The PowerPoint remote control didn't work quite right at first -- tinkering with it caused a delay -- and students periodically whispered to one another about technical problems when they should have been learning the day's topic. One rogue was covertly checking his e-mail messages; another was browsing supermodel Web sites. As the class ended another student swore a horrible oath when he realized that, by pressing the wrong key, he had accidentally deleted everything he had written in the previous hour, and that it was gone beyond recall.

What's really impressive here is the operatic pining for the good old days:

How much better the class would have been with no more than a blackboard and a few sheets of paper! Note taking would have been silent; students would have talked to the teacher and each other, would have concentrated on the substance rather than the technology, and would have had more time -- not less -- to devote to their work. Best of all, a warm atmosphere of collective endeavor would have displaced the anonymity and chill that the machines created.

You have got to be kidding me. If your memory is so hazy as to make you believe that PowerPoint is the only thing preventing "a warm atmosphere of collective endeavor," you need to lay off the dried frog pills. If all your memories of classes taught with chalk are warm and communal, it's probably because you were huddled together after walking barefoot through the snow.

Other than the keyboard noise, most of the complaints listed in the quoted passage could easily apply to the worst class I had in my career as a student. The certainly wasn't any "sense of communal purpose" to it, unless all of the students desperately wanting out counts as a communal purpose. Many of us would go through most of a class with scarcely a glance at the professor, and there were a few people who would read other material in class. There was even whispering and note-passing regarding technical difficulties.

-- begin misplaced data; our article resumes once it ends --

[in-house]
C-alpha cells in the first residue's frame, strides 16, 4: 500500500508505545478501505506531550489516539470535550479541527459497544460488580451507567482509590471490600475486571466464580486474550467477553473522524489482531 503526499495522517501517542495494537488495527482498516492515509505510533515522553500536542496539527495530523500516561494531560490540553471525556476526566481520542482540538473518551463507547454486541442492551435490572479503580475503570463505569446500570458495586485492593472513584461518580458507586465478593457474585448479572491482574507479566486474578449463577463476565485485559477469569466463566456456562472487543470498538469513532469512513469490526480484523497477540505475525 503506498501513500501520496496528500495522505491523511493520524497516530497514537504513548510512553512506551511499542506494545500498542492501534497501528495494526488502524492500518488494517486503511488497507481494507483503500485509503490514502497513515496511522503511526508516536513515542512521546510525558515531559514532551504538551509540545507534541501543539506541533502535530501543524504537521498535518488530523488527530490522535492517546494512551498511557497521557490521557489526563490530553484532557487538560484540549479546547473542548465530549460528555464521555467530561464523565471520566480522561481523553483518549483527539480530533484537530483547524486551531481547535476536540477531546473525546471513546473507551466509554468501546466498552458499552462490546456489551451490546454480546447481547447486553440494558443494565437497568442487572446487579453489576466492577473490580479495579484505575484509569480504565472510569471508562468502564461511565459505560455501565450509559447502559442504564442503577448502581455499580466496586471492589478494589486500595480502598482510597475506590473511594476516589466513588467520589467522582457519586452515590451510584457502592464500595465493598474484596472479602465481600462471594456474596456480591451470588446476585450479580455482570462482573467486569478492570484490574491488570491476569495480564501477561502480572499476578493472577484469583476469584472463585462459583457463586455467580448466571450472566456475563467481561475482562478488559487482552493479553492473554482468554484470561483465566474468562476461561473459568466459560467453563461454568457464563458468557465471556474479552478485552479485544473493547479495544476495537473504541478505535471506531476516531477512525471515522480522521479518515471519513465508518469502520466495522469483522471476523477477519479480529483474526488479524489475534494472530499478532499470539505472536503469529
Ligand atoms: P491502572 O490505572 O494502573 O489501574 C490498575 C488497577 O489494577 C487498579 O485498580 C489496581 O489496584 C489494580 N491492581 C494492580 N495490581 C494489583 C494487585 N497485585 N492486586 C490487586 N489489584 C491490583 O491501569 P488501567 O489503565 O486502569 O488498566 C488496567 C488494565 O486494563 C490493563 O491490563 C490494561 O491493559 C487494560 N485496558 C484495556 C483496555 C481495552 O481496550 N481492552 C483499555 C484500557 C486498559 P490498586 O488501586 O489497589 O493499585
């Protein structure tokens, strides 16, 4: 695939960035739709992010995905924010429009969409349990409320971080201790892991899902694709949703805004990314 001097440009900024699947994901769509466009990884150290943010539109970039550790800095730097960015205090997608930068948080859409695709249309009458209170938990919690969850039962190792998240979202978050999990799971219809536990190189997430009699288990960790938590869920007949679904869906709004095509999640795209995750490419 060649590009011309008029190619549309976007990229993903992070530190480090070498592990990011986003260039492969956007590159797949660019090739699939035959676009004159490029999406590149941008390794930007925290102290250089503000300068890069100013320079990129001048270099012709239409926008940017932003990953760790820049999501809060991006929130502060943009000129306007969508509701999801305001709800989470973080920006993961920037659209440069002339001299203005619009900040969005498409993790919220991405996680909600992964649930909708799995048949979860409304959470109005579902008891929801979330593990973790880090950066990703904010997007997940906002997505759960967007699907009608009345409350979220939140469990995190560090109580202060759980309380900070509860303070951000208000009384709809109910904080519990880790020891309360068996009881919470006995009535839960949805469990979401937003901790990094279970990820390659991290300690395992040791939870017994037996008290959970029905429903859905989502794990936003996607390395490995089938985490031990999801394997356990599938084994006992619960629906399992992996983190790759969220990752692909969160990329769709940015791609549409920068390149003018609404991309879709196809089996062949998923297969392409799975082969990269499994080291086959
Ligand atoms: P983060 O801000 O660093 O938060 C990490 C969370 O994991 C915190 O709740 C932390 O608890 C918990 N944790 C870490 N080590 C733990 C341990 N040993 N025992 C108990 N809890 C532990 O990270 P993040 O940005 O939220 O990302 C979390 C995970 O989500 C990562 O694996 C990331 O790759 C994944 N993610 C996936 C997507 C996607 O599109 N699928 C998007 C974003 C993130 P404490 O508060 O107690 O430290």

That class used no technology beyond the chalkboard, and didn't use that especially well. The "technical difficulties" mostly related to the professor's obvious discomfort with spoken English, and the other material being read mostly took the form of magazines. One guy I knew spent a couple of classes writing out the lyrics to Eric Clapton songs from memory. Another "took notes" by checking off the equations in the textbook as they were written on the board.

In fact, very few of the classes I took used any technology beyond the chalkboard, for the simple reason that computer projection hadn't really taken off in the early 1990's. I can think of all of two-- one computer science class in my undergrad days, where the professsor created Word files containing all his notes, and projected them on screen, and one team-taught class where one of the two professors lectured from overhead transparencies.

The CS class might sneak into the Top Five Worst Classes of my career (I'd have to think about it a bit), but the graduate class was one of the very best, and the guy with the transparencies was one of the best lecturers I've ever met. He's also got a Nobel Prize... Technology has essentially nothing to do with the quality of a class.

There are good classes, and there are bad classes. Technology won't make a good class bad, any more than it can make a bad class good. The things that determine the quality of a class-- the organization and presentation of the material, the interaction between students and faculty, the quality and grading of assignments-- those things are all independent of technology. A good class taught with PowerPoint will have the same qualities as a good class taught with chalk, and a class that fails miserably with technology will fail because of factors that have nothing to do with the technology being used.

I've taught good classes with PowerPoint, and I've taught good classes with a chalkboard. I've taught bad classes with PowerPoint, and I've taught bad classes with a chalkboard. The classes that were good were good because I did my job well, and the classes that were bad were bad because I failed at some aspect of my job. End of story.

Posted at 7:24 PM | link | follow-ups | 10 comments

Monday, June 20, 2005

"Then You Realize, Well, That You're Not Feynman."